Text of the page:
Just Four Drinks Of Alcohol Over Entire Pregnancy Could Cause Alcoholism In Children, Grandchildren, Scientists Say

Epigenetic changes cause alcoholism in the grandchildren of rats who consume alcohol during pregnancy.

Just four drinks of alcohol during pregnancy can affect alcohol-related behavior in the woman’s children and grandchildren as they grow up, researchers at Binghamton University in New York and South Connecticut University say. Nicole Cameron, Michael Nizhnikov, and colleagues investigated the effects of drinking alcohol during pregnancy from a different perspective.

Scientists at the CDC have already made waves this year when they made it abundantly clear that any alcohol during pregnancy has the potential to damage the fetus such that if the baby is born, he or she could have damage to the brain and other organs consistent with fetal alcohol spectrum disorder. The new research focuses on a different effect of very light drinking during pregnancy, which they feel is important given that between 10 and 15 percent of American women drink at least some alcohol during pregnancy, despite CDC warnings that have existed for years indicating that there was no known safe amount of alcohol in pregnancy.

The new research into alcohol consumption during pregnancy indicates a significantly higher rate of having an alcohol use disorder during adolescence with very light fetal exposure to alcohol. Scientists have believed that prenatal alcohol exposure increases a person’s propensity to drink by “altering the neurophysiological response to the challenge of alcohol,” Medical News Today reports. Now, there is greater evidence to back this claim.

Researchers gave pregnant rats the equivalent of one glass of wine four times during the rat equivalent of the human’s second trimester. After the rats that were prenatally exposed to alcohol were born and matured, they tested the offspring of both genders for water or alcohol consumption. They also tested the prenatally-exposed rats’ offspring. In order to examine sensitivity to alcohol, the researchers looked at the prenatally-exposed rats’ ability to return to standing up from lying down after being given a high dose of alcohol. They did the same for the next generation of offspring as well.

Rats whose mothers or grandmothers consumed the equivalent of one glass of wine or one standard serving of alcohol just four times during pregnancy both had a preference for consuming alcohol and an increased sensitivity to alcohol, compared to the rats whose mothers or grandmothers did not consume alcohol during pregnancy. The deduction by the researchers is that if a woman drinks even very lightly during the second semester of pregnancy, there is an increased chance that her child and her grandchildren born of that child will become alcoholic or have an alcohol-use disorder.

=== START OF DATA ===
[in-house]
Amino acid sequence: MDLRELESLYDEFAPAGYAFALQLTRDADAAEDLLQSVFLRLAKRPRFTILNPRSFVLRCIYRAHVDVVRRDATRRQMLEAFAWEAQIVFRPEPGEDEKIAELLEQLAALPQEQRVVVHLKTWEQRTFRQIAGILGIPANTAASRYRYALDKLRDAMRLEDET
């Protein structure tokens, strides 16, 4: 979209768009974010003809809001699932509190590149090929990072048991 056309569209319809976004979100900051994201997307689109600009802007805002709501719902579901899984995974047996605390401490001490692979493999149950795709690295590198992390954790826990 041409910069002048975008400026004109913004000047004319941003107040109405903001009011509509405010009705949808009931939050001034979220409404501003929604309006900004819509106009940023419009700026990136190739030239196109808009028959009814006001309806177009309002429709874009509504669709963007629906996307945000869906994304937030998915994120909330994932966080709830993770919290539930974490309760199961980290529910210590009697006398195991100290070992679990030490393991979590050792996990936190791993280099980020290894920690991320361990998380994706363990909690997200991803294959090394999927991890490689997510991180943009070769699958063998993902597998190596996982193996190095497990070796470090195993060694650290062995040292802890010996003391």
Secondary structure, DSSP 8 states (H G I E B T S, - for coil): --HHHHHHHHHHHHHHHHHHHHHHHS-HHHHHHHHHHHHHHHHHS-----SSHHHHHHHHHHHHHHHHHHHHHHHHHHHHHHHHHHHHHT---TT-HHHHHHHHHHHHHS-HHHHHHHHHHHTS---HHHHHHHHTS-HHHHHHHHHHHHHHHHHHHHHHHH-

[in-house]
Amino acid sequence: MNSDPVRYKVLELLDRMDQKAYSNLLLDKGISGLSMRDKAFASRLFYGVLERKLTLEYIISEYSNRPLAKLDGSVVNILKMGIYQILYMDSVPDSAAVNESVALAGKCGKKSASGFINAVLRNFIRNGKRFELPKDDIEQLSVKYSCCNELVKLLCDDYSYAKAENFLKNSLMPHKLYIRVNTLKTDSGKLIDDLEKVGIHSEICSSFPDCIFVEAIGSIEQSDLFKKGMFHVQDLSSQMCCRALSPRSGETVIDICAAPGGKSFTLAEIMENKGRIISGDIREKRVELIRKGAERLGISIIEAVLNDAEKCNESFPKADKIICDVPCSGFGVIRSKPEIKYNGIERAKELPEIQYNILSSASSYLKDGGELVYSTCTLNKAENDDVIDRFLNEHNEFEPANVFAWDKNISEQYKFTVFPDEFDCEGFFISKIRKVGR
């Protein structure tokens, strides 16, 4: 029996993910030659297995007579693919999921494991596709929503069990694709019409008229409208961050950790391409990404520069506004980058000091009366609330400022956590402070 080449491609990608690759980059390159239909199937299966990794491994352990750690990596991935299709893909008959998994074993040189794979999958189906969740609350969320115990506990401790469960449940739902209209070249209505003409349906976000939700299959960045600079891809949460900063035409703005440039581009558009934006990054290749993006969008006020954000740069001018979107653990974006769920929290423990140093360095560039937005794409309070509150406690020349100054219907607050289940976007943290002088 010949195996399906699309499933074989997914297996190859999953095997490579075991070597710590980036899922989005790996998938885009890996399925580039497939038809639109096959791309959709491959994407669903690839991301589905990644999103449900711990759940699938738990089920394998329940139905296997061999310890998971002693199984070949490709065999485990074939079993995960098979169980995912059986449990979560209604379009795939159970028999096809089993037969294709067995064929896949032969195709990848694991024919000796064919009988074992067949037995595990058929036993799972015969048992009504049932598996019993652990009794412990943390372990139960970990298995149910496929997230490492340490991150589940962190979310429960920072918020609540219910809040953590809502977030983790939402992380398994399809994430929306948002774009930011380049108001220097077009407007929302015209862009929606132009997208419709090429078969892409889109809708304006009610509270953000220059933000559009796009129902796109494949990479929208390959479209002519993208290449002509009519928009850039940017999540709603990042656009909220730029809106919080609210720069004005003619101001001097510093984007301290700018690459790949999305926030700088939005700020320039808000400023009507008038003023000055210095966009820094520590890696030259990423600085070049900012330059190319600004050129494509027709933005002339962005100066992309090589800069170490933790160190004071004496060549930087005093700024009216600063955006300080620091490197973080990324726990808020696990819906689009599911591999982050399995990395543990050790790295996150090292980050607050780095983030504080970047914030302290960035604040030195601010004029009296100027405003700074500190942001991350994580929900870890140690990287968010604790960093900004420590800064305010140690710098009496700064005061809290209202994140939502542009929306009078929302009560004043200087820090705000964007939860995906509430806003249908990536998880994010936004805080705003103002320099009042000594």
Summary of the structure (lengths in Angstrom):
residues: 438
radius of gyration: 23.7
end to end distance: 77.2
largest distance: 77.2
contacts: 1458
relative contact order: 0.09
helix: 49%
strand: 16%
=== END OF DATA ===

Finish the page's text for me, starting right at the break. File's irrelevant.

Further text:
“Alcohol is a dirty drug that may affect multiple systems. We have selected this period of exposure because, in rats, many important developments take place at that time, including dopaminergic axons from the midbrain reaching the cortical plate and the development of GABAergic neurons in cortical layer IV,” Cameron told Medical News Today. “Since the cortex plays a principal role in mediating ethanol-induced effects, these two events are particularly important in the study of alcohol sensitivity and abuse.”

This is believed to be the first study to examine alcohol-related behaviors over the second or third generation, according to a press release.

“To date, no study has shown a transgenerational effect of prenatal ethanol exposure on ethanol consumption in the second or third generation. Other research investigated the effects of alcohol exposure during pregnancy studied the effects only on the fetuses directly exposed or the effects on cellular activity over multiple generations, but never alcohol-related behaviors over multiple generations.”

Future studies will examine the effects of prenatal alcohol exposure on the the genome and epigenome. A recent study published in the Journal of Neuroscience claimed that the very first time a person is exposed to alcohol, the person experiences a neurological change and the brain stores the memory of the perceived benefits from alcohol permanently. Cameron commented on how this might translate to prenatal exposure, saying, “I expect the effect to be more potent in the fetus,” which could be why a preference for consuming alcohol is seen in prenatally-exposed rats but it is not seen in rats who consume alcohol the first time during their adolescent period.

People with a greater preference for alcohol and a greater likelihood of being less able to maintain their composure while consuming alcohol might find that either their mothers or their grandmothers consumed alcohol during pregnancy during the second trimester, researchers indicate.

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